World squid and octopus populations on a rise

Finally some good news.  With all the drastic changes that are occurring in the worlds oceans, there are clear winners and losers.  A recent article has provided definitive proof that all cephalopods, a group that includes octopus, squid, and cuttlefish, are clear winners. Researchers concluded that cephalopods from New England to Japan have boomed since the 1950s.  What is interesting […]

By |July 29th, 2016|Categories: Climate Change, Current Events, Food, Global change, Overfishing|0 Comments
  • Sigatoka on banana leaf
  • pseudothecia sigatoka

Sigatoka on Banana

Black and Yellow Sigatoka are two of the most common fungal diseases that infect bananas and plantains. Both diseases have the potential to cause major yield losses if left unchecked. These diseases cause lesions on leaves that greatly reduce the photosynthetic capacity of leaves, thus reducing the availability of food for the plant itself. These diseases are widespread and present in […]

By |May 29th, 2016|Categories: Food, Plants|Tags: , , , , |0 Comments

Our Plastic Problem is making the news

As a graduate student I have email alerts for various marine science subjects to try and keep up to date with the latest articles, news posts, blogs, etc. Well, this past week I had an influx of alerts regarding the tremendous amount of plastic that is going into our oceans and wanted to share. Here an article predicts that by 2050 the ratio to plastic mass: fish mass will exceed 1; currently the ratio is 1:5. More so, another article [here] summarizes Jan Zalasiewicz et al. 2016 findings in how humans have created a ‘plastic planet’. […]

By |January 29th, 2016|Categories: Current Events, Food, pollution|Tags: , , |0 Comments

Spawning Aggregations

Here is a short video from Natural Numbers that beautifully illustrates how commercial fishing on spawning aggregations, like the Nassau grouper, can often lead to a diminished fishery. Enjoy!

By |September 19th, 2015|Categories: Fish, Food, Overfishing|0 Comments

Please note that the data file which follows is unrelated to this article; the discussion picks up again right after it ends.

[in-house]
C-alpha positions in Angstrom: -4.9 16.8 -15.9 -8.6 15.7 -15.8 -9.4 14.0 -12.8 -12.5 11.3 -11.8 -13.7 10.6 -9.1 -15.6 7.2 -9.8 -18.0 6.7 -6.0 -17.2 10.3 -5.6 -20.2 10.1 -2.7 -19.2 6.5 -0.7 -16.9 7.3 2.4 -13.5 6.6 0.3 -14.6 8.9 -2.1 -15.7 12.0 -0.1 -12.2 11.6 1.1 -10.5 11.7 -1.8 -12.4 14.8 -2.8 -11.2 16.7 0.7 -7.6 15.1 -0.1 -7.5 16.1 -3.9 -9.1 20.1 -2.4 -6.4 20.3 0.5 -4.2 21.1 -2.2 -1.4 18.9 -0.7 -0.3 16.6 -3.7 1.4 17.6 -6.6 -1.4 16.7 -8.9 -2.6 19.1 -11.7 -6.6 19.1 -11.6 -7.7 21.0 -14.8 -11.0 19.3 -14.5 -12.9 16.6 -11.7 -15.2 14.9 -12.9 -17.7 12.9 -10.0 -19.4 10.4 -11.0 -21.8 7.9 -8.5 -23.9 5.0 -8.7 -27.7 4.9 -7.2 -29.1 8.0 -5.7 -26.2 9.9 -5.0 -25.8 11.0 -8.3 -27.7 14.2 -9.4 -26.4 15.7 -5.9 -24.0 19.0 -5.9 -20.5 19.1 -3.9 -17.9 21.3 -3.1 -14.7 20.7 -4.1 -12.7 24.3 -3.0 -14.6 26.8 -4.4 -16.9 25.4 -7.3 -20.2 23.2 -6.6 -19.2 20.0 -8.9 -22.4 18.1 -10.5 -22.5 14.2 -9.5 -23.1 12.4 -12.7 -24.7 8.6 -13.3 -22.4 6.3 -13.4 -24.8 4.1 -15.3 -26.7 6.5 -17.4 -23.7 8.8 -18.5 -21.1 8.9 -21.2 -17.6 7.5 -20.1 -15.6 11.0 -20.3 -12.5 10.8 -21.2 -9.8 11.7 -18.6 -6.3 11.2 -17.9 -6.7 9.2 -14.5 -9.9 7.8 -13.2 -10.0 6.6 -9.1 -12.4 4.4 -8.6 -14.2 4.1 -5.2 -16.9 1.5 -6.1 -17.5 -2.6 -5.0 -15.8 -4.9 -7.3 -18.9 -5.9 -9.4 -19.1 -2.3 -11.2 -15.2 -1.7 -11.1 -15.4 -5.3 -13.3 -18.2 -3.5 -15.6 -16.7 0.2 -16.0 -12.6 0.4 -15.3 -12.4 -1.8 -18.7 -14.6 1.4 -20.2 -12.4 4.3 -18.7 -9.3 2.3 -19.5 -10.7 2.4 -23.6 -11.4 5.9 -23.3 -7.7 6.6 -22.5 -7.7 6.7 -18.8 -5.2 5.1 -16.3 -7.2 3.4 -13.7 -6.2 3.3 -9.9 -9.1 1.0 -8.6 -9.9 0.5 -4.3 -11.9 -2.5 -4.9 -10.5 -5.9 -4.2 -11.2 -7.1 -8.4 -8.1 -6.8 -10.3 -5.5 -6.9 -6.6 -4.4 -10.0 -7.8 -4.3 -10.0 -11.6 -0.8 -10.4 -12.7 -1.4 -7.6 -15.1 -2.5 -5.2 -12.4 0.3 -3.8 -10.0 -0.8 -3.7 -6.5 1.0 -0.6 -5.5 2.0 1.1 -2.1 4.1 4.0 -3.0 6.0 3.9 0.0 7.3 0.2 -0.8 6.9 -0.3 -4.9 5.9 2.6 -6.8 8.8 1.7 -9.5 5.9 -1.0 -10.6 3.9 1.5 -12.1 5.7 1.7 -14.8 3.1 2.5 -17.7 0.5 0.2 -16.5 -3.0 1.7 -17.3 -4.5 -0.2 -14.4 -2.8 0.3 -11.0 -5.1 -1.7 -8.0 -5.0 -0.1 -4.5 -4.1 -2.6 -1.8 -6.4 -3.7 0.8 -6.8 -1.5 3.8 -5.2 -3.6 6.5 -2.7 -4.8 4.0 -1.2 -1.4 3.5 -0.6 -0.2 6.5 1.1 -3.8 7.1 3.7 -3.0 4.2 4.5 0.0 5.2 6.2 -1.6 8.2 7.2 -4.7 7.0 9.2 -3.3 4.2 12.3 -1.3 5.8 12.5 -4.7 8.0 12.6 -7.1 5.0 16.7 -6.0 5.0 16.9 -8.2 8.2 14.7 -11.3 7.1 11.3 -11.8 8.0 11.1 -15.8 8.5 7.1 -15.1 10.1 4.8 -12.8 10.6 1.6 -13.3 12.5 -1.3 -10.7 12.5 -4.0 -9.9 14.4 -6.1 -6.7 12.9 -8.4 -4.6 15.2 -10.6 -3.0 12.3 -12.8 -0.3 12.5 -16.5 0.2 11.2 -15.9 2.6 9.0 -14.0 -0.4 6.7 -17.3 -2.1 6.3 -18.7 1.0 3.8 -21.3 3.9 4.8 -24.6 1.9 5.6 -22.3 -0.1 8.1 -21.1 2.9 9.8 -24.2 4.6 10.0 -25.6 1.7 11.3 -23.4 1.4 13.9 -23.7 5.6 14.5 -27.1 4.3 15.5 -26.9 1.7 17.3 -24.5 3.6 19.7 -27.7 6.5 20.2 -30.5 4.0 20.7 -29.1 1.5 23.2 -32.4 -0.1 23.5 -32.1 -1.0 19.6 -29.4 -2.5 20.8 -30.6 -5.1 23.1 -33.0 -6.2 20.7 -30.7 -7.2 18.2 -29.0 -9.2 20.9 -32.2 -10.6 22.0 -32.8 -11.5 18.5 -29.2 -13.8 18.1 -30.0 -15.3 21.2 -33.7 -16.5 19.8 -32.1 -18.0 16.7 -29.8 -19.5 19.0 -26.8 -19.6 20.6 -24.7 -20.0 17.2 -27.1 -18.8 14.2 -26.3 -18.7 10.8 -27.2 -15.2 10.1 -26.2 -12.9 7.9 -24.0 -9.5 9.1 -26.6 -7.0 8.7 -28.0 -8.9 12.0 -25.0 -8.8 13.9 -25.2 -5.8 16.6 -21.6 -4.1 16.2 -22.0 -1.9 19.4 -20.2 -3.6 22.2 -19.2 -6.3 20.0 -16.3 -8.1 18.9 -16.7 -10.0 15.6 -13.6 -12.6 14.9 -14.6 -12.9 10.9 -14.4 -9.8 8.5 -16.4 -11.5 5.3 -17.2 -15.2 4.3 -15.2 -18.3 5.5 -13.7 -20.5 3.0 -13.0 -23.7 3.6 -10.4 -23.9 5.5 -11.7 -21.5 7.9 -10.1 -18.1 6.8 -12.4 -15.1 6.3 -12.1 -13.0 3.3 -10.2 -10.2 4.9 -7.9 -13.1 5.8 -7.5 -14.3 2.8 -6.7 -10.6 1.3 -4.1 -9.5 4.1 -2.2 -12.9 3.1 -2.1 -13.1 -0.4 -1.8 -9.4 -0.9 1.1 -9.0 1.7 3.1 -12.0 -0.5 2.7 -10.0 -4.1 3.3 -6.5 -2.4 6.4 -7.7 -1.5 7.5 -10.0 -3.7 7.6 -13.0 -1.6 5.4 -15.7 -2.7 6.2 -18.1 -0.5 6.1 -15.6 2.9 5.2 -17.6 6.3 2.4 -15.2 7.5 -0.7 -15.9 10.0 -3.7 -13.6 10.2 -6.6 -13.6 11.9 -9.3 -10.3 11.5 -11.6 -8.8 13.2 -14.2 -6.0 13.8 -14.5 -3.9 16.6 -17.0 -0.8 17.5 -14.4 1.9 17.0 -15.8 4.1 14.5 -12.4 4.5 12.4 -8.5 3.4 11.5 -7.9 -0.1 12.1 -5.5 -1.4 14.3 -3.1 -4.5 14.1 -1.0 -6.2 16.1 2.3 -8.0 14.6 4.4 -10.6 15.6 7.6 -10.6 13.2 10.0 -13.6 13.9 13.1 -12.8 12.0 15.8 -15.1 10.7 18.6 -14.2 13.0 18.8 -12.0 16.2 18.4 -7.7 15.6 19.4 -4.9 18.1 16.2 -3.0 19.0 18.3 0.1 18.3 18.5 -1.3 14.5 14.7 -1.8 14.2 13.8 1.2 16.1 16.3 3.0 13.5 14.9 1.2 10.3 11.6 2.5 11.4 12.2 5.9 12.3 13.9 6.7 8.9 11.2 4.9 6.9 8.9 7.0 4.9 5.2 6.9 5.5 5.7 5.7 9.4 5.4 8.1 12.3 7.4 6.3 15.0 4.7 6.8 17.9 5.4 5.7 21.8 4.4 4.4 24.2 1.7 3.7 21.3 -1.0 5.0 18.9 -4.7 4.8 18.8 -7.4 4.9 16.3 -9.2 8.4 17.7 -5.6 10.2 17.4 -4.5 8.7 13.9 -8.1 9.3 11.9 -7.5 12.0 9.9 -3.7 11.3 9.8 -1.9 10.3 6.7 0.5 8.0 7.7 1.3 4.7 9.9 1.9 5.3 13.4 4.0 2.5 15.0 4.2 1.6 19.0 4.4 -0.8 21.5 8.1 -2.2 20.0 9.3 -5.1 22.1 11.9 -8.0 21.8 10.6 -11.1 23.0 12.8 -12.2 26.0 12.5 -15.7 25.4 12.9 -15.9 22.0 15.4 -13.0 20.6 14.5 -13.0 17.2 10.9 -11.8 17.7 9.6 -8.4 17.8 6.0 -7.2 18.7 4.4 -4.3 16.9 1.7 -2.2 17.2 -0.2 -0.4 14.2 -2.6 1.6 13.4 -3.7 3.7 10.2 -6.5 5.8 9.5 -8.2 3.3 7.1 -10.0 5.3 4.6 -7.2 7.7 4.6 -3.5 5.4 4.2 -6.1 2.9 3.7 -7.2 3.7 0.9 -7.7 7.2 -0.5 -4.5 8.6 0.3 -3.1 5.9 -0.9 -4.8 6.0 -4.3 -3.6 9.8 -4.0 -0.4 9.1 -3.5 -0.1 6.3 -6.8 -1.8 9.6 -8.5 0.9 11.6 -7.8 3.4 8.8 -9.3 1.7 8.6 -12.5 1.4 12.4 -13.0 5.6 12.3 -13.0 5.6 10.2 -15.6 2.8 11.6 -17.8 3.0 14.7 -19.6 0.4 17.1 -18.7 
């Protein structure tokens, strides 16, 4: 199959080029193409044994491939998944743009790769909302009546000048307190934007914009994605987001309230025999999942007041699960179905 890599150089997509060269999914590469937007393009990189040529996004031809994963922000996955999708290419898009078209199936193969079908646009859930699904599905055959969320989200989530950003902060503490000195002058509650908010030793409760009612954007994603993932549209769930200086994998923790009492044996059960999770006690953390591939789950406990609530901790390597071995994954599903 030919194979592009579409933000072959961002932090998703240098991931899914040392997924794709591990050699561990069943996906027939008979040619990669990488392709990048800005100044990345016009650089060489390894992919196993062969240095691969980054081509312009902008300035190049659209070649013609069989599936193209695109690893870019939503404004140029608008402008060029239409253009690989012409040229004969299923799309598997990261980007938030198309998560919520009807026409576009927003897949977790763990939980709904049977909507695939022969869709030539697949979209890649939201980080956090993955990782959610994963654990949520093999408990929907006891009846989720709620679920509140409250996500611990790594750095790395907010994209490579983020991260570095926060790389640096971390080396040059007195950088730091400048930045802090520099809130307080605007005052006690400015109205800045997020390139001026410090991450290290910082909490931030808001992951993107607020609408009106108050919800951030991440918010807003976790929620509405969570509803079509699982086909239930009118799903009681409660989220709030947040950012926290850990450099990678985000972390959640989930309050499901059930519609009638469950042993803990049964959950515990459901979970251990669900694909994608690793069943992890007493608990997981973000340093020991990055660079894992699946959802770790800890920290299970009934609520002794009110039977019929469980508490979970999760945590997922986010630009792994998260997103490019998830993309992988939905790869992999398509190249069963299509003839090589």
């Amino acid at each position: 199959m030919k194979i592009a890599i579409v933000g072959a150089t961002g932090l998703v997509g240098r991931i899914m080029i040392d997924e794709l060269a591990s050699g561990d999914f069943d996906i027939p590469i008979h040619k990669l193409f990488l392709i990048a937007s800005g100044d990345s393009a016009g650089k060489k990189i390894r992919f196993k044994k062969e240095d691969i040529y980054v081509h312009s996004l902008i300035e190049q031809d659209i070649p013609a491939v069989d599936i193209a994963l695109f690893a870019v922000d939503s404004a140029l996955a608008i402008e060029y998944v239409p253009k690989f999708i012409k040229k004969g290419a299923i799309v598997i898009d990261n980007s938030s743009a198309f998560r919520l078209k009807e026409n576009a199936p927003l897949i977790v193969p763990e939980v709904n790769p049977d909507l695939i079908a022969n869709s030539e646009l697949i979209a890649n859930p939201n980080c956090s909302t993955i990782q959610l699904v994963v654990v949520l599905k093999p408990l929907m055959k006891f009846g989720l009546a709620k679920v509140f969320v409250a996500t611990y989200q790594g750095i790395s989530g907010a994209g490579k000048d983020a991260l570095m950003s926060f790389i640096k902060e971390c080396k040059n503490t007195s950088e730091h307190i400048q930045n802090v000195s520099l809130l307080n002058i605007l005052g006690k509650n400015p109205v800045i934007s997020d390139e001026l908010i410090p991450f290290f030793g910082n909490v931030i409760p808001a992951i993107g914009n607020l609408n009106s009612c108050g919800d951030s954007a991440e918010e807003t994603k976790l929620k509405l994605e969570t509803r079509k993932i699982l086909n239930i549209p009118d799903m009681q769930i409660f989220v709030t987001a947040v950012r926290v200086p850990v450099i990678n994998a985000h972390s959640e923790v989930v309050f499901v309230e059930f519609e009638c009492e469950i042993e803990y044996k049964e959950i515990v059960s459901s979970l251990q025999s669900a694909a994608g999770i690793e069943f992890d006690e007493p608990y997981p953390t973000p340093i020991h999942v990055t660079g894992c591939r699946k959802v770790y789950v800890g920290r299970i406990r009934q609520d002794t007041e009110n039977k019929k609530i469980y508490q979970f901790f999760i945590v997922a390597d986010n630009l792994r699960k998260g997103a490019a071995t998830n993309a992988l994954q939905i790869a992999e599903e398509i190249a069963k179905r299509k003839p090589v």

History of Food Web Ecology Paper Out

Working with a group of NCSU graduate students, we put together a brief history of “food web ecology”, i.e., model networks of consumer-resource interactions among a group of organisms, populations, or aggregate trophic units. We framed the study through contributions of 14 accomplished food web ecologists.  The journal posted a pre-print of the paper on-line (still needs a few final […]

By |August 4th, 2015|Categories: Featured, Food|0 Comments

Are Lionfish Numbers Up or Down?

In talking with others over recent months, and based on my own observations, lionfish population size seemed to be dropping around Abaco.  But much evidence to the contrary this trip.  There was at least 1 lionfish, and as many as 6, on the small reefs we built back in 2009.  And yesterday I checked some of the sites we used […]

By |December 24th, 2014|Categories: Coral, Fish, Food, Invasive Species, lionfish|0 Comments

Invasive Lionfish in the Marketplace: Challenges and Opportunities

NCSU graduate student headed up this summary document from the  66th annual meeting of the Gulf and Caribbean Fisheries Institute.  Lots of information, from ciguatera to the economics of the fishery.

By |September 25th, 2014|Categories: economy, Fish, Food, Invasive Species, lionfish|0 Comments

Illegal Poaching

If one created a qualitative ratio of “severity of problem” to “general public awareness”, I speculate illegal fishing would be far ahead of any other issue in The Bahamas. A post here on this issue here.

By |August 6th, 2014|Categories: Enforcement, Fish, Food, lobster, marine protected areas, Overfishing, Policy, Regulations|0 Comments

Reef Construction in Haiti Needs No Narrative

Pictures tell the story of an amazing field day.  A tad different from the barge deployment of reefs on Abaco.  Sorry the the video is sideways, but worth flipping your laptop around.

By |June 1st, 2014|Categories: Artificial Reefs, Fish, Food, Haiti|2 Comments

Shrinking conch: size-selective harvest and rapid evolutionary change



Figure 1. Growth of Strombus pugilis, and measures of size and maturity used in this study. (g) is an example of a large mature animal from contemporary populations, while (h) is one of the larger animals from Prehuman populations, exemplifying the shift in size due to human harvest.

A recent paper in Proceedings of the Royal Society B (O’Dea et al. 2014) documents a decrease in the mean size of maturity of West Indian Fighting Conch off the coast of Panama. The study compared fossilized material from time periods prior to (7000 YBP) and following early human occupation of the area as well as materials from contemporary populations. […]

By |March 30th, 2014|Categories: Archaeology, Conch, economy, Food, Fossils, Invertebrates|0 Comments